Land of the Free - Part II
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Who wants a hug?
For the cover artwork they've stuck with Herve Monjeaud (who does artwork for a considerable number of bands, unsurprisingly including Iron Maiden), and it's probably one of the most intense scenes ever short of Lost Horizon, but is somehow a perfect visual representation of the contents. Shouldn't music be representable by a winged skeletal figure in chains, on fire, with lasers blasting out of its eye sockets? I think so. Anyway, the artist has included some sketches of it and other album covers on his site, showing ideas being built up, added and discarded as the process continued.
The theme of the album is as you'd expect, with "Produced by the Spirit of Freedom" being included as a credit in the booklet, along with Kai's inexplicable and unfortunate way of writing like a 12-year-old girl. After the usual credits for "musix" and "lyrix" are thankfully absent, we're instead treated to a final thought that reads "Megathanx to all fans for the great support, CHEEEERZZZ! to you all!!!", three exclamation marks. I was half-expecting a <3 at the end.
Part of the appeal of Gamma Ray, though, is that you don't really need to even look at the booklet to see who wrote which parts of an album - all four of them have very distinct styles and usually write about a quarter of the album each. Dirk Schlachter tends to write slower, majestic-sounding songs, Henjo Richter uses very distinctive arpeggios (although his sound seems to have become harder and almost more like the Doom soundtrack this time), Dan Zimmerman unsurprisingly features the drums more and Kai Hansen fills up the rest (usually with other people's songs). Oddly, even though Henjo's songs are usually my favourites, I would almost say that his are the weakest on the album this time - but being the weakest on an album that's as much of a comeback as this isn't saying much.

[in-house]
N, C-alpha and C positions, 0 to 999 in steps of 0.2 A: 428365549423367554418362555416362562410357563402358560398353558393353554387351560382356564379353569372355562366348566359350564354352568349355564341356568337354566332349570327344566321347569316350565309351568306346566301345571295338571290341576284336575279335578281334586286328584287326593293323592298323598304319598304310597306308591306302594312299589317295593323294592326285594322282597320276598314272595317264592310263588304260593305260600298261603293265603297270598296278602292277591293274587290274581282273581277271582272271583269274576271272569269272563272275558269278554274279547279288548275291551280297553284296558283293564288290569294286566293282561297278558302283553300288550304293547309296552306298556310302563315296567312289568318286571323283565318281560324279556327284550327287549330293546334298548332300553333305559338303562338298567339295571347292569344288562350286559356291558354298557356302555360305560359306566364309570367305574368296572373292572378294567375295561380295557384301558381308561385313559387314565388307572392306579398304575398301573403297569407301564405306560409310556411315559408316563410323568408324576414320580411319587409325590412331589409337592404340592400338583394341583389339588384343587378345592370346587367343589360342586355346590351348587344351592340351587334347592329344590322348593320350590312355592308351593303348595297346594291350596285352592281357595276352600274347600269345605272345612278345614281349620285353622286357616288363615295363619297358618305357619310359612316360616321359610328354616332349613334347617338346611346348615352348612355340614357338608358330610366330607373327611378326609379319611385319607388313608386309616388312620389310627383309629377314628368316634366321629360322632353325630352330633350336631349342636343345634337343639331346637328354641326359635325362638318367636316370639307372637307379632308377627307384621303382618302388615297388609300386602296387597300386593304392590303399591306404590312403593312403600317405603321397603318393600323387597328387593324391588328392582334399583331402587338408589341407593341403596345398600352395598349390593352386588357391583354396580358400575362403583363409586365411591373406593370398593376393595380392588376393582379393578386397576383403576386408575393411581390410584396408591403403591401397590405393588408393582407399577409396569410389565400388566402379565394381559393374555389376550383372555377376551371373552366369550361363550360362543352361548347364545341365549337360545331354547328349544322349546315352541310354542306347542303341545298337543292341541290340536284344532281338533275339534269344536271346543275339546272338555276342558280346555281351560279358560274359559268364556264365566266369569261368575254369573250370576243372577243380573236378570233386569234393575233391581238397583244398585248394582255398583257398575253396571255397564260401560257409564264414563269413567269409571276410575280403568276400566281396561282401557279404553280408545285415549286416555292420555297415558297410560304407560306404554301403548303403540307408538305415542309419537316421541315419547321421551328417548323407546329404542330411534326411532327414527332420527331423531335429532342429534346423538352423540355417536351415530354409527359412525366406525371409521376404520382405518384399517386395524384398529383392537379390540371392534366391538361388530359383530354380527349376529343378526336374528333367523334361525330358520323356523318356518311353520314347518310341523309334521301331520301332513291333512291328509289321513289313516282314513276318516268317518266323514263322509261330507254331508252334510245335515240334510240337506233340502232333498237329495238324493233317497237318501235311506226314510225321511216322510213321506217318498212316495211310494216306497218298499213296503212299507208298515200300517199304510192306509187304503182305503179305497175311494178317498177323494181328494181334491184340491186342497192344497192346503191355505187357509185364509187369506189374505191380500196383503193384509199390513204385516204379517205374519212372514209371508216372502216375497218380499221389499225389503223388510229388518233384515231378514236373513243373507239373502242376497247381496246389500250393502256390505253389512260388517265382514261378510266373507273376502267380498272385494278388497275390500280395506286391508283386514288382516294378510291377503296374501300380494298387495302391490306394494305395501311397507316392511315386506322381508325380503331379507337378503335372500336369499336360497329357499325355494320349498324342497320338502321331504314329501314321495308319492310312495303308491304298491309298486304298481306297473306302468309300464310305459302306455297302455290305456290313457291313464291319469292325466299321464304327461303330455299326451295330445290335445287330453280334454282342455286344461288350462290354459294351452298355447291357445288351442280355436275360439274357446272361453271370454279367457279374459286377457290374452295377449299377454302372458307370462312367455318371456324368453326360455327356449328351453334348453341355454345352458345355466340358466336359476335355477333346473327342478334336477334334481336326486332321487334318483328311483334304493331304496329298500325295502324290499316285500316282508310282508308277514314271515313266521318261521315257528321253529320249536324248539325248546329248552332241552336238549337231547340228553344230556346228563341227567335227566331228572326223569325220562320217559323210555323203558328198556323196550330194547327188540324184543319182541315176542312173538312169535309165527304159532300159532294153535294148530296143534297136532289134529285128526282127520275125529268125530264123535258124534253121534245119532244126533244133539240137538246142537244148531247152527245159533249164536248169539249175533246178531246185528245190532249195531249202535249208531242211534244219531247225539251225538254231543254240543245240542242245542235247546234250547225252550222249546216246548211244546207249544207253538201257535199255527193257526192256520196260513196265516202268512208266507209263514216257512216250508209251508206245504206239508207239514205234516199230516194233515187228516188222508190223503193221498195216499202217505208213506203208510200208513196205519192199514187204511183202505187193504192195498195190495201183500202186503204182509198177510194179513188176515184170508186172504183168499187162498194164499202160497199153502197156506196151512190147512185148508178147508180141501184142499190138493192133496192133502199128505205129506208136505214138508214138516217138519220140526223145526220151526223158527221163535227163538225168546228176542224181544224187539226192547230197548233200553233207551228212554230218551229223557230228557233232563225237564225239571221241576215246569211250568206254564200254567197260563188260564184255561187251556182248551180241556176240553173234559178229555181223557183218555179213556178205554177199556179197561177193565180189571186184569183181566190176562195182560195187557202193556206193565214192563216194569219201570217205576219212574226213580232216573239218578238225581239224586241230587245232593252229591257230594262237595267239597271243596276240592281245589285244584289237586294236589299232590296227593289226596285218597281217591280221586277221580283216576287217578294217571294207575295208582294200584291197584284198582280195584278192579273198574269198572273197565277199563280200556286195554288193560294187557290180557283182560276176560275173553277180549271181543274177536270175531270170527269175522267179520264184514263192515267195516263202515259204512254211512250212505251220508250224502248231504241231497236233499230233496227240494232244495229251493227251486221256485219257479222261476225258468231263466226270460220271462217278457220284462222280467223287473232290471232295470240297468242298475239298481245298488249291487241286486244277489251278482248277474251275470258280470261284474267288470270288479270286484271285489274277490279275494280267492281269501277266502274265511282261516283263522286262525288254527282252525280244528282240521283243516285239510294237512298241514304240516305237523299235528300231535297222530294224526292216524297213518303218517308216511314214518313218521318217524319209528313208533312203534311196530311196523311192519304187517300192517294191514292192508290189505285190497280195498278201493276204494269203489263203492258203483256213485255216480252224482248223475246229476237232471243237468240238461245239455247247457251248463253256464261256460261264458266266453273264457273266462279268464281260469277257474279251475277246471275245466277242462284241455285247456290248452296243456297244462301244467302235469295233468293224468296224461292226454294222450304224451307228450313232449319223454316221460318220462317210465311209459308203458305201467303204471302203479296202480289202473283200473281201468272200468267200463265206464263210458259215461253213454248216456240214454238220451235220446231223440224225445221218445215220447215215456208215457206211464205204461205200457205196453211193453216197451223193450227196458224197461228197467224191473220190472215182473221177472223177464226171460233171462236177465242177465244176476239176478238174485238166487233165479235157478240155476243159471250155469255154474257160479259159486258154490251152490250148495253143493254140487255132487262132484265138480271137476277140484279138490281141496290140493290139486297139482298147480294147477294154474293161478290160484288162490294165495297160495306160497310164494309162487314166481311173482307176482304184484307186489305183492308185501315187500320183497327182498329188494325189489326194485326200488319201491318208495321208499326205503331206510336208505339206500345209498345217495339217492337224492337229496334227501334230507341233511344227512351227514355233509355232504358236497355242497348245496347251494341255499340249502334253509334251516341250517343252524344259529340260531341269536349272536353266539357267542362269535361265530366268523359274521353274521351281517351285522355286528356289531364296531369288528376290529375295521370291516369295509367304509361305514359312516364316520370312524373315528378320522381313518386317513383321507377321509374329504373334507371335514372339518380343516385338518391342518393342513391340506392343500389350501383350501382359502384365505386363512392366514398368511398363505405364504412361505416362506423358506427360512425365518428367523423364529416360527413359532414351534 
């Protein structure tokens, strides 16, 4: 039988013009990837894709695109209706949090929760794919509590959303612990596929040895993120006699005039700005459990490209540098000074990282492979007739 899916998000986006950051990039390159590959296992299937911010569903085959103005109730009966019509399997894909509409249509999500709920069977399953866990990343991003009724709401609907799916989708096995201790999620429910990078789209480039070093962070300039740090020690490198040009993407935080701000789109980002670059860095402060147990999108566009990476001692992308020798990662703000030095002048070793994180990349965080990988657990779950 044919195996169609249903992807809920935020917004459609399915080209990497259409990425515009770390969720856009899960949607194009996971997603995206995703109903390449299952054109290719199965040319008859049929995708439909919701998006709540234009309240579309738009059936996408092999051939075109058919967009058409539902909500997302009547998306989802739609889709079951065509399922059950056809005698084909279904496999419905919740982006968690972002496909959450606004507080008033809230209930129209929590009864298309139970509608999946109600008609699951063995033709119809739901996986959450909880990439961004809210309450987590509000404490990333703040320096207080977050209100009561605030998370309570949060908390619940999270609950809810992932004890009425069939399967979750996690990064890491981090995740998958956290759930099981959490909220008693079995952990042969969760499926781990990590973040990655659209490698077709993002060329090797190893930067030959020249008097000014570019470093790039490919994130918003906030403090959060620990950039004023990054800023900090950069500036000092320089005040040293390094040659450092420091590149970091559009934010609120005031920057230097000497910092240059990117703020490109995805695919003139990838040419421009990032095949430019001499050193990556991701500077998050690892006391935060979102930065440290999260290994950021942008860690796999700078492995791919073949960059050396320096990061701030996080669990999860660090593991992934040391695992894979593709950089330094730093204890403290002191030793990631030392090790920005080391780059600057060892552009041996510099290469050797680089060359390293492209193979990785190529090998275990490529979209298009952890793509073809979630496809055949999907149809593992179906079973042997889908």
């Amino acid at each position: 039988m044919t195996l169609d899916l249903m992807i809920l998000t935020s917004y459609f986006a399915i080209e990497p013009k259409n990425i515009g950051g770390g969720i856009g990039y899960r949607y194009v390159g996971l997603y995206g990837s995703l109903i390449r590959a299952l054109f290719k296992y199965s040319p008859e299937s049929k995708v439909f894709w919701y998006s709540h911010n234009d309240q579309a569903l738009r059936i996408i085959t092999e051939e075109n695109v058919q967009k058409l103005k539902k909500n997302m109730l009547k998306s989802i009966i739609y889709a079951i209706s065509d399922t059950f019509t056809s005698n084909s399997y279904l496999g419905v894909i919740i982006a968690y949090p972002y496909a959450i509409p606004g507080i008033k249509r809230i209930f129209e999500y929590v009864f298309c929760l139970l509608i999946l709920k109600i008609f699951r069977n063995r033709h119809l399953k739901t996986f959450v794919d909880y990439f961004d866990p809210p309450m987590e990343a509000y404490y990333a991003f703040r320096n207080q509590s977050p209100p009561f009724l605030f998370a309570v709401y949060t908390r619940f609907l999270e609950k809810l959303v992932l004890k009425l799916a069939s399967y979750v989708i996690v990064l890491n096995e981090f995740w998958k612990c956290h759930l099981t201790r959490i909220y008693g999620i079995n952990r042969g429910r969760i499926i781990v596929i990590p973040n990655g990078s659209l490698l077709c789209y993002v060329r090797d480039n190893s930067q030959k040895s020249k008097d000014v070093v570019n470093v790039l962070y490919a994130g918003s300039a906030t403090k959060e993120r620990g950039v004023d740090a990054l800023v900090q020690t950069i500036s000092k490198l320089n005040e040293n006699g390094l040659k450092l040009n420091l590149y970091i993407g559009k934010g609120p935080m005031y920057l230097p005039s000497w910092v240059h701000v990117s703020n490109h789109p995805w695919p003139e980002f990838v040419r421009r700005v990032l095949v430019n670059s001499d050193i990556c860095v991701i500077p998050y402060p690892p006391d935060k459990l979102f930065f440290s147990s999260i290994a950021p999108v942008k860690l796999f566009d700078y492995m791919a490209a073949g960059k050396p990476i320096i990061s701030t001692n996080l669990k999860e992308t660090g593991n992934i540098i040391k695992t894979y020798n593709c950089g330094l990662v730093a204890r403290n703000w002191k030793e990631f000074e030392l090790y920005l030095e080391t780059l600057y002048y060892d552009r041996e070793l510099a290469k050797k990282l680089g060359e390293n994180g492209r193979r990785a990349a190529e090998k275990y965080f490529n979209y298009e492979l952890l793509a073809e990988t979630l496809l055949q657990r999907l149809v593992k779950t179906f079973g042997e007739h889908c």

It's recognizable after only listening to a few songs from anywhere that as talented and well-respected as Kai is as a guitarist and songwriter, he does have rather a bad habit of stealing bits from other people's songs. Indeed, this album's been accused of virtually being an Iron Maiden tribute album, and it's quite enjoyable to listen through it just to see how many familiar melodies you can recognize as being slightly adapted throughout. However, the most blatant borrowing this time round is actually done by Dirk Schlachter, who takes Maiden's introduction to The Clairvoyant note for note for the middle of Opportunity (3:30).
The surprising highlight of the album, though, is an anthemic piece called Real World. Structurally it's quite similar to I Want Out (and sounds like it was written at about the same point in the 80s). I say "surprising" because after the often very religious themes of their music throughout their entire career so far, this one involves them belting out, in what is far and away their most happy, enthusiastic chorus ever:
And there is no underworld below
Out there is no heaven and there ain't no Antichrist
Welcome to the real world and the show!
Thanks a lot, Kai Hansen. That's a bit of a turnaround from what you've been telling everyone for the last twenty years.